Reports of an increase in head and neck cancers that are caused by human papillomavirus, or HPV, have lead some to propose that changes in sexual behavior, specifically an increase in oral sex, are responsible.
But experts say such conclusions may be premature, or at least overstated, and are leading to unnecessary worry.
While oral sex may be a risk factor for some types of head and neck cancer, the link is, at this point, speculative, experts say. Moreover, there are many other elements that play a role in whether a person develops cancer, including the strength of the immune system, said Sara Rosenquist, a psychologist and sex therapist in North Carolina.
In general, there is no need for individuals in monogamous relationships to restrict their sexual activities if the pair is in good health, Rosenquist said.
Rosenquist recently wrote an article in the Journal of Sexual Medicine to dispel myths about oral sex and cancer.
HPV and cancer
First, Rosenquist notes cases of head and neck cancer are not increasing. As a group, cases of this cancer have actually declined in the United States over the past 25 years. However, there has been in increase in the proportion of head and neck cancers caused by HPV, primarily among younger individuals.
HPV is thought to be, for the most part, sexually transmitted. The viruses cause almost all cases of cervical cancer, and can cause genital warts and anal cancer. The link between HPV and oral cancers is less clear.
Oral sex has been linked with an increased risk of acquiring an HPV infection in the mouth, and with an increased risk of developing oral cancers that are caused by HPV. But sex in general has also been linked with these risks.
A study published this year in the Journal of the American Medical Association (JAMA) found people who reported engaging in oral sex were twice as likely to have an oral HPV infection as those who did not engage in oral sex. But people who reported having sex of any kind were eight times more likely to have an oral HPV infection than those who had not had sex.
"There are no data to directly support a link between changes in sexual behavior and increased incidence of HPV-associated cancer, because the data do not exist," Dr. Maura Gillison, chair of cancer research at Ohio State University who has studied HPV, told MyHealthNewsDaily in an email.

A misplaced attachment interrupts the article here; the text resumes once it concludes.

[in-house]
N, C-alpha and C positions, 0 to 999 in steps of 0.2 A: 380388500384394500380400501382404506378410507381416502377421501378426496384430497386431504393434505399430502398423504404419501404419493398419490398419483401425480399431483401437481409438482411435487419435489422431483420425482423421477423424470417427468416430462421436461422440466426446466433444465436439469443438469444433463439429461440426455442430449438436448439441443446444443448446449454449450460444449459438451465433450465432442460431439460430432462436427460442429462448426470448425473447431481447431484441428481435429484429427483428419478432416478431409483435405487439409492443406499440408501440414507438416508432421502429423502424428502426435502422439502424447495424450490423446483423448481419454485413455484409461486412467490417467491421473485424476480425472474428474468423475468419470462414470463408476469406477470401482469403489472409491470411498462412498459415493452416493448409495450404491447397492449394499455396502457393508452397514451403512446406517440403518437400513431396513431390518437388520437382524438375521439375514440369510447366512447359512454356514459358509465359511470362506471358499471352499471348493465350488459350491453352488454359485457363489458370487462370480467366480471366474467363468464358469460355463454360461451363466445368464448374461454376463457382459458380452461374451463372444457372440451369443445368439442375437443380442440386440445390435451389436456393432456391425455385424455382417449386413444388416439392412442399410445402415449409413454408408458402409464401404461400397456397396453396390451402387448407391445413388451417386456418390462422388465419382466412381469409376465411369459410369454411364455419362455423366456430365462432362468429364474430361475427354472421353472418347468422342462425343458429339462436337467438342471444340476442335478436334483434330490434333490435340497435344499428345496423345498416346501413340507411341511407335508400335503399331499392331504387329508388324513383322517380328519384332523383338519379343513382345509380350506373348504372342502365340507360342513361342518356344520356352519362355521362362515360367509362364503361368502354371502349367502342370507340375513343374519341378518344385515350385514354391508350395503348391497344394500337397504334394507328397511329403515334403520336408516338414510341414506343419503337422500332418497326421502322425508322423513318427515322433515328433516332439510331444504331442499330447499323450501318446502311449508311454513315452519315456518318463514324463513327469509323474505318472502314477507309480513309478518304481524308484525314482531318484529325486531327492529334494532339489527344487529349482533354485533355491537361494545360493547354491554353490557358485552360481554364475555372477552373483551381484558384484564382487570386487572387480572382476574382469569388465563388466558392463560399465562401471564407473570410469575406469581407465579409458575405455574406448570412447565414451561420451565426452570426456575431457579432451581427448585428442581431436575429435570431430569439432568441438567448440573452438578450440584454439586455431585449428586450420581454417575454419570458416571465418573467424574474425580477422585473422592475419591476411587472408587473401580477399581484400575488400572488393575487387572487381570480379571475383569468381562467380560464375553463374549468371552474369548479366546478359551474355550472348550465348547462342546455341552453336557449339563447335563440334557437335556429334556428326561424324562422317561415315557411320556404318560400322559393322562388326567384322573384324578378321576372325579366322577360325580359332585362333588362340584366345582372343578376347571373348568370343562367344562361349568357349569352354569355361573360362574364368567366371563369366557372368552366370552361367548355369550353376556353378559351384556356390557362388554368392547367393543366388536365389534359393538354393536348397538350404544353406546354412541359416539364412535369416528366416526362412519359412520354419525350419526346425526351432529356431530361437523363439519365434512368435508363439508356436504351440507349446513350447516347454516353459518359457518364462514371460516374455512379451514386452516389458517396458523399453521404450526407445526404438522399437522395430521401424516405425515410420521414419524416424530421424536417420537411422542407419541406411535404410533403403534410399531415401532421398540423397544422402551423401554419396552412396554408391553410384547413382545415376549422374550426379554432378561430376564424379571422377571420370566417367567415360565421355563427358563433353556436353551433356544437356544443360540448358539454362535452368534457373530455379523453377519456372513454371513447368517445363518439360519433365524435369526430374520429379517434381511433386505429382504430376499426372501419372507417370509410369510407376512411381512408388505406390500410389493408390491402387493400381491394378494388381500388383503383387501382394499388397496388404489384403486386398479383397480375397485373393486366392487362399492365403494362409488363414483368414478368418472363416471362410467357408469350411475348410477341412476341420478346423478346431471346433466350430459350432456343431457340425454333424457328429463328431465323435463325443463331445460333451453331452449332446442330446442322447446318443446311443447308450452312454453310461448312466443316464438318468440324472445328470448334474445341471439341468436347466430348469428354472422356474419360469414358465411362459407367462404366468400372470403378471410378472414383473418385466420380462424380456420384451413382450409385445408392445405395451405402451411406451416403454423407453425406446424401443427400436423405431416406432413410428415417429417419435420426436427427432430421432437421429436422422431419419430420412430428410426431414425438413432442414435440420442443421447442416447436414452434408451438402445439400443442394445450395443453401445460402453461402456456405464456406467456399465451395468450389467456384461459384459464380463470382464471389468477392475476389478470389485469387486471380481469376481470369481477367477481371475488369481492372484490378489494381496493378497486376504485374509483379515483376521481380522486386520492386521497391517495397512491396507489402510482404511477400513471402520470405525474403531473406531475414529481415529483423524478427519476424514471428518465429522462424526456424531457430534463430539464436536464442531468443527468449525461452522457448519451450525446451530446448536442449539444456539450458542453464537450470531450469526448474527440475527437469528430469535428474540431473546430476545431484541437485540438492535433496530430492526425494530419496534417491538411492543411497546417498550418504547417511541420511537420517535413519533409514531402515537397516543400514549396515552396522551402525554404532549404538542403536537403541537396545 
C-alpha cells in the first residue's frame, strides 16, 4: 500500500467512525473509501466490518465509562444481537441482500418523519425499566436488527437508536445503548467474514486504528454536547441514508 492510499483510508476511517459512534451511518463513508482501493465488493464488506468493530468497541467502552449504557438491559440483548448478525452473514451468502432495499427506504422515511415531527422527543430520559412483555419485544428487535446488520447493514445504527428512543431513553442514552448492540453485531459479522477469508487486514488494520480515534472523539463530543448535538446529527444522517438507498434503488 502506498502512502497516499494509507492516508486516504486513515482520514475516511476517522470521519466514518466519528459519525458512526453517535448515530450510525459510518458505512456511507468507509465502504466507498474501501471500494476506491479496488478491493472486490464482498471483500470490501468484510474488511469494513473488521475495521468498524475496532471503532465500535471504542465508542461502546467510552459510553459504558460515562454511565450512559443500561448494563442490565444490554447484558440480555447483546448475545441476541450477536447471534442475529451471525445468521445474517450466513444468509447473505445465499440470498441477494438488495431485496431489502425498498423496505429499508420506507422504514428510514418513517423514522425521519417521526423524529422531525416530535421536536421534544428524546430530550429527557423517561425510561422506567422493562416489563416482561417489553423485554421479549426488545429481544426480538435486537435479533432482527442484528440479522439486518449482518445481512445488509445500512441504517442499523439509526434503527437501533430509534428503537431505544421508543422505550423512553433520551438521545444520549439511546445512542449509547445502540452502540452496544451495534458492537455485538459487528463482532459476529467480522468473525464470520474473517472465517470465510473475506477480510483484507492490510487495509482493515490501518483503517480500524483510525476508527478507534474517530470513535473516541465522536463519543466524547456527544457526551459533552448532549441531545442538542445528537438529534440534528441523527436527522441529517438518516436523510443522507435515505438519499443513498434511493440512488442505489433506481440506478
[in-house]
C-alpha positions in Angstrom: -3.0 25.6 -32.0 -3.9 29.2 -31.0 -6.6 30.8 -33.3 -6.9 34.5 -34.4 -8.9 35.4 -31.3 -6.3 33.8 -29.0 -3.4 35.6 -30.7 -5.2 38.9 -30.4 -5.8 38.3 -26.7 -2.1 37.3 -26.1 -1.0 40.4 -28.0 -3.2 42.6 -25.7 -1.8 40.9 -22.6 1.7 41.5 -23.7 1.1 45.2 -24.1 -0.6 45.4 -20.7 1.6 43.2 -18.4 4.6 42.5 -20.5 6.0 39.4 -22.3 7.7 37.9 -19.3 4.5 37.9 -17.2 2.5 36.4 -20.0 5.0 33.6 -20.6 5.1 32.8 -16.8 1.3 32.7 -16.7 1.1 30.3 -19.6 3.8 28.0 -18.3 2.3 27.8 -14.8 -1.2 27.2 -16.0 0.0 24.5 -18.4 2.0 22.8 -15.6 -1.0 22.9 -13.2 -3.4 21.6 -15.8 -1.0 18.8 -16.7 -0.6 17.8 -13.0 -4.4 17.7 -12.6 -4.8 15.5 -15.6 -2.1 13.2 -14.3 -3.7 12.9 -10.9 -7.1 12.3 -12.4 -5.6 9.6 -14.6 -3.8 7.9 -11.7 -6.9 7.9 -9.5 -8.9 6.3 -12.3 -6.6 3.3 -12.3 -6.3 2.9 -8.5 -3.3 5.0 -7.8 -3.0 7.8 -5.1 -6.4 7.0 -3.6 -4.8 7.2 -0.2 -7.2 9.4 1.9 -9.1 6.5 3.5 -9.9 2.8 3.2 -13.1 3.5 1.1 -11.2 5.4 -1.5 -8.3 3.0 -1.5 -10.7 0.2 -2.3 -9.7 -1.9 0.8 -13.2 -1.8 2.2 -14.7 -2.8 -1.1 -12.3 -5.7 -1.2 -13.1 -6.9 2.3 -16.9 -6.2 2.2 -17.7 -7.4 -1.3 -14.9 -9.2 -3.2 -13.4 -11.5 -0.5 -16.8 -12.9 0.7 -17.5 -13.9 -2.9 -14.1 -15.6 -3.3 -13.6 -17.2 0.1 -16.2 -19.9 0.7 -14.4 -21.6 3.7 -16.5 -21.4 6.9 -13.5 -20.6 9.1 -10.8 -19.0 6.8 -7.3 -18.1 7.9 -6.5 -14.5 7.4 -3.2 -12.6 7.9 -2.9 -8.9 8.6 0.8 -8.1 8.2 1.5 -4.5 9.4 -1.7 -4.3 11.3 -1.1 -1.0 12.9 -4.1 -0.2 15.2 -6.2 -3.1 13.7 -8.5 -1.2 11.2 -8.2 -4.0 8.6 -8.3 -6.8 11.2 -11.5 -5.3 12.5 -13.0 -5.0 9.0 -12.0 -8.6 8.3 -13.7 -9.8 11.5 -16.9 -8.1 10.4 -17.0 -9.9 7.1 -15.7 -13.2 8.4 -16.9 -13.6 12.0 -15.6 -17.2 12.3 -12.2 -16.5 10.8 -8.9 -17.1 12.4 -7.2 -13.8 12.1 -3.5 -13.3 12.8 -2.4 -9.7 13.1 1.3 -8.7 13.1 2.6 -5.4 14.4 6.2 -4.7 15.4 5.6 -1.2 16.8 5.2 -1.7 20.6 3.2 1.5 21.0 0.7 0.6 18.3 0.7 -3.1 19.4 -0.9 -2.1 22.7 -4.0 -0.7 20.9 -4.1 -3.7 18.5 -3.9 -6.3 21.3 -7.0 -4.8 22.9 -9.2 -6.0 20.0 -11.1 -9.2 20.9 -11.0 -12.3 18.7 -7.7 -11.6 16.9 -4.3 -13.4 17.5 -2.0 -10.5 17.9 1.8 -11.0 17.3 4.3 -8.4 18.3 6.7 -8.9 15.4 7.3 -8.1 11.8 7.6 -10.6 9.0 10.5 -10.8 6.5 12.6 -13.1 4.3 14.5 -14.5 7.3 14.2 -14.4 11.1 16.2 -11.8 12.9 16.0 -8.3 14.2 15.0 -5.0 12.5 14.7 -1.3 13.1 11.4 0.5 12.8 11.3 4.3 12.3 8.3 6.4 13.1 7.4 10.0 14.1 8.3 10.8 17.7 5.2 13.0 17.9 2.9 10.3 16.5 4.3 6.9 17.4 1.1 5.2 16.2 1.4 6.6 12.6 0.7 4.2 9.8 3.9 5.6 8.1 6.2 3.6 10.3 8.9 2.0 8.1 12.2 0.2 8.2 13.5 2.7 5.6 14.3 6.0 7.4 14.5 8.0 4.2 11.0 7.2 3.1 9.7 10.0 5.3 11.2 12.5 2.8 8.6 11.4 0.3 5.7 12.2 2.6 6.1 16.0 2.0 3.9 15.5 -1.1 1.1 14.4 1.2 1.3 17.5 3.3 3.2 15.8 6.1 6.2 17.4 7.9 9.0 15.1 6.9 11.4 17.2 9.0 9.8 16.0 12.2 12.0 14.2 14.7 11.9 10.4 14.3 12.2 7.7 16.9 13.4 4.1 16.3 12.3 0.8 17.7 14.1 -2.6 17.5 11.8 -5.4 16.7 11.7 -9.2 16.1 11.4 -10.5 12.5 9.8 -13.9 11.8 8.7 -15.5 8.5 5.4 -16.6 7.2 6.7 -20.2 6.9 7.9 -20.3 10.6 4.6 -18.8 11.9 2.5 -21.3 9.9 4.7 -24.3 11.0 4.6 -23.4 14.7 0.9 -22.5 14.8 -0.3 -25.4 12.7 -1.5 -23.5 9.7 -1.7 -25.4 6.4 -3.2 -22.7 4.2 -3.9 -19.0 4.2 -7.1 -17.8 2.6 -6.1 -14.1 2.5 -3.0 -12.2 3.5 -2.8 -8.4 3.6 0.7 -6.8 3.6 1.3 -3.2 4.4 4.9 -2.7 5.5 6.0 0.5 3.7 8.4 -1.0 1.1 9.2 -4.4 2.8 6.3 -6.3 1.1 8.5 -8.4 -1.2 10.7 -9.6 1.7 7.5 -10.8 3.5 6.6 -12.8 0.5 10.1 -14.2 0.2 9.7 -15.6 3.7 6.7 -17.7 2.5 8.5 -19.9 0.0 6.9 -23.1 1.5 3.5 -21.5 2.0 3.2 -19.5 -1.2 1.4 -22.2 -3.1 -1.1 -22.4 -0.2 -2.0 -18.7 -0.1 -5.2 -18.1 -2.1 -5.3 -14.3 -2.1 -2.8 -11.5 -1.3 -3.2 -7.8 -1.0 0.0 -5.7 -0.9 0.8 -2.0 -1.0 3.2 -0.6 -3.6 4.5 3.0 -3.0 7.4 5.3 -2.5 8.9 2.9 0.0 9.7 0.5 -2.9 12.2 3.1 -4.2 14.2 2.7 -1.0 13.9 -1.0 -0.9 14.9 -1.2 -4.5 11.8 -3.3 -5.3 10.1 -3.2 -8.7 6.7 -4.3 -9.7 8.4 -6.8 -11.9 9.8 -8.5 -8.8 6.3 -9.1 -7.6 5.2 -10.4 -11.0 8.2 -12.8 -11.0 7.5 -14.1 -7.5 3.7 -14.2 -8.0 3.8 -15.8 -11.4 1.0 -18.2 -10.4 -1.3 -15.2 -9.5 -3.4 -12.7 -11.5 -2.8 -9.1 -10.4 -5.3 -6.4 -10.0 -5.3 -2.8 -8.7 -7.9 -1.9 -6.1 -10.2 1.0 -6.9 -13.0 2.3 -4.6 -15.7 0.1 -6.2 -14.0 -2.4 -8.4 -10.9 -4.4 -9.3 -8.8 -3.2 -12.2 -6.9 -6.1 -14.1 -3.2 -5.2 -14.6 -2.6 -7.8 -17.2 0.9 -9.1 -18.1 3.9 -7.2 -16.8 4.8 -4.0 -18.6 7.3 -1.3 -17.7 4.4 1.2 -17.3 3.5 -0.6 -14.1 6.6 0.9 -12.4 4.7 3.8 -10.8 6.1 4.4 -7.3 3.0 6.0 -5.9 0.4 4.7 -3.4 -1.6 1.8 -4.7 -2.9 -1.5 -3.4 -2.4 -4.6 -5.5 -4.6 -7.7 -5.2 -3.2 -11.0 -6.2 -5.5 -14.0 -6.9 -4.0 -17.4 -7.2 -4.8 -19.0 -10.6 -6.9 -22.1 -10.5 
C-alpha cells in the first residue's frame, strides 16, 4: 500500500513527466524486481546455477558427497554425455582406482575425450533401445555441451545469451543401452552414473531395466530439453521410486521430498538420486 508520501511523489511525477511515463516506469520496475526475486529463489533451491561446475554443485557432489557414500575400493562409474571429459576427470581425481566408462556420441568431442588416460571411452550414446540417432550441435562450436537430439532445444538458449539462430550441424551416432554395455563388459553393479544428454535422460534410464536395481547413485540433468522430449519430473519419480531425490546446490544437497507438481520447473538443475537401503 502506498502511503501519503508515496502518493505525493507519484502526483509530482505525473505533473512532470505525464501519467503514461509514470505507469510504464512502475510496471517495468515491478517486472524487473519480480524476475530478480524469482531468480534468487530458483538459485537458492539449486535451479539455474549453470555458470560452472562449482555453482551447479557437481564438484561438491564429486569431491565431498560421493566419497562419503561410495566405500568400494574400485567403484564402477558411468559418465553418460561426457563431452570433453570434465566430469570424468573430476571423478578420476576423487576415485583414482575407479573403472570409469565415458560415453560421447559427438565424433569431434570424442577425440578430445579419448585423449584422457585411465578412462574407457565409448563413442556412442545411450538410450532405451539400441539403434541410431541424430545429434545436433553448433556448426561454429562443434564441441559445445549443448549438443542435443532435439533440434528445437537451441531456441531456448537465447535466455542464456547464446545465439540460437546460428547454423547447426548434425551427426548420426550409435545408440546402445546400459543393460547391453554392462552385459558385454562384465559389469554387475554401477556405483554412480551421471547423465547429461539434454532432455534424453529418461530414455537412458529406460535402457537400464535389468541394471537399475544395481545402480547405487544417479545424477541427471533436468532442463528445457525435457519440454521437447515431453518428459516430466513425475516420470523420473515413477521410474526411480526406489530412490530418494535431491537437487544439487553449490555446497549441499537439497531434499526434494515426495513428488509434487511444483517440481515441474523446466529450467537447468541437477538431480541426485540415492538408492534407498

When is HPV a concern?
An HPV infection becomes concerning if it persists in the body for a long time, as persistent HPV infections are more likely to cause cancer, Rosenquist said. And persistent infections occur when the body's immune system can't clear the virus. So any factors that would compromise the immune system function may increase cancer risk.
The more sexual partners a person has, the more swamped their immune system becomes, Rosenquist said. So if any sexual behavior change is responsible for the uptick in oral cancers caused by HPV, it's an increase in promiscuity, not oral sex, Rosenquist said.
The JAMA study found that among teens and adults who'd had 20 or more sexual partners in their lifetimes, one in five had an oral HPV infection. Another study found that people who had performed oral sex on six or more partners in their lifetime had an eightfold increased risk of cancers of the mouth or throat.
If you are in a monogamous relationship and have had fewer than six sexual partners in your lifetime, chances are "that you and your partner will be swapping HPV back and forth, with infections waxing and waning over your lifetime," Rosenquist said.
If you are able to clear HPV, but your partner is not, you may both be at risk of a persistent infection, Rosenquist said. A 2006 study found that the presence of a persistent HPV infection in one partner in a relationship increased the risk of a persistent infection in the other partner tenfold.
HPV should not be a concern for monogamous couples if there is no sex outside the relationship and they do not encounter factors that could comprise the immune system, Rosenquist said.
"Sexually active adults are more likely to benefit from healthy lifestyles that promote good immune functioning coupled with regular medical checkups aimed at early detection and treatment," Rosenquist said.
Rosenquist also advises couples to stop worrying, as worry and stress may also reduce immune system strength.
Pass it on: The idea that oral sex can lead to oral cancer is, at this point, speculation, experts say, and healthy monogamous couples likely do not have much to worry about.
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Rachael is a Live Science contributor, and was a former channel editor and senior writer for Live Science between 2010 and 2022. She has a master's degree in journalism from New York University's Science, Health and Environmental Reporting Program. She also holds a B.S. in molecular biology and an M.S. in biology from the University of California, San Diego. Her work has appeared in Scienceline, The Washington Post and Scientific American.